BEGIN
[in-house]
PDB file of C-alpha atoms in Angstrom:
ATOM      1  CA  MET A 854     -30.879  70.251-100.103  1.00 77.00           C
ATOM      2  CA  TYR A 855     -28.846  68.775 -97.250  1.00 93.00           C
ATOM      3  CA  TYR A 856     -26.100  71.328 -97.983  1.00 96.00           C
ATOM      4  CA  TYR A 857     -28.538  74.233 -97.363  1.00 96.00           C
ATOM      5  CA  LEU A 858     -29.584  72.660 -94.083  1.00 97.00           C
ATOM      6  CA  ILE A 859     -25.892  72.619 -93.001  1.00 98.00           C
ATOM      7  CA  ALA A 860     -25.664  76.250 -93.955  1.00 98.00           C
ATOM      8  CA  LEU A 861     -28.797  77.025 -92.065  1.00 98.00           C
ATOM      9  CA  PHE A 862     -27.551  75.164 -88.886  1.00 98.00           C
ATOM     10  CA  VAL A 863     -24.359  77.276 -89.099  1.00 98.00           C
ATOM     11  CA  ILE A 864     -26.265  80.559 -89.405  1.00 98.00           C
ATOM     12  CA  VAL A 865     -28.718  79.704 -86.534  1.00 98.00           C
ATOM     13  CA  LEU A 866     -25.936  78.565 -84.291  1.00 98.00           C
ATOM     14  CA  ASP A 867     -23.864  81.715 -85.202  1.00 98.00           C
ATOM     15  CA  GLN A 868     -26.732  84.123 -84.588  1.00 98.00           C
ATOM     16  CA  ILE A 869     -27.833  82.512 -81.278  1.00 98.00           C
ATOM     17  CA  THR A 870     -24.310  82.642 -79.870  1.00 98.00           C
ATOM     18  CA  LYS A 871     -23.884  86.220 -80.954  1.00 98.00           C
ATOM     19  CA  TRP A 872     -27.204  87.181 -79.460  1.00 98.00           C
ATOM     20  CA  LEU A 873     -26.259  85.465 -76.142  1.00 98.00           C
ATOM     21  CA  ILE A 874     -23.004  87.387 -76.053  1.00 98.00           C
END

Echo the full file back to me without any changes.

[in-house]
PDB file of C-alpha atoms in Angstrom:
ATOM      1  CA  MET A 854     -30.879  70.251-100.103  1.00 77.00           C
ATOM      2  CA  TYR A 855     -28.846  68.775 -97.250  1.00 93.00           C
ATOM      3  CA  TYR A 856     -26.100  71.328 -97.983  1.00 96.00           C
ATOM      4  CA  TYR A 857     -28.538  74.233 -97.363  1.00 96.00           C
ATOM      5  CA  LEU A 858     -29.584  72.660 -94.083  1.00 97.00           C
ATOM      6  CA  ILE A 859     -25.892  72.619 -93.001  1.00 98.00           C
ATOM      7  CA  ALA A 860     -25.664  76.250 -93.955  1.00 98.00           C
ATOM      8  CA  LEU A 861     -28.797  77.025 -92.065  1.00 98.00           C
ATOM      9  CA  PHE A 862     -27.551  75.164 -88.886  1.00 98.00           C
ATOM     10  CA  VAL A 863     -24.359  77.276 -89.099  1.00 98.00           C
ATOM     11  CA  ILE A 864     -26.265  80.559 -89.405  1.00 98.00           C
ATOM     12  CA  VAL A 865     -28.718  79.704 -86.534  1.00 98.00           C
ATOM     13  CA  LEU A 866     -25.936  78.565 -84.291  1.00 98.00           C
ATOM     14  CA  ASP A 867     -23.864  81.715 -85.202  1.00 98.00           C
ATOM     15  CA  GLN A 868     -26.732  84.123 -84.588  1.00 98.00           C
ATOM     16  CA  ILE A 869     -27.833  82.512 -81.278  1.00 98.00           C
ATOM     17  CA  THR A 870     -24.310  82.642 -79.870  1.00 98.00           C
ATOM     18  CA  LYS A 871     -23.884  86.220 -80.954  1.00 98.00           C
ATOM     19  CA  TRP A 872     -27.204  87.181 -79.460  1.00 98.00           C
ATOM     20  CA  LEU A 873     -26.259  85.465 -76.142  1.00 98.00           C
ATOM     21  CA  ILE A 874     -23.004  87.387 -76.053  1.00 98.00           C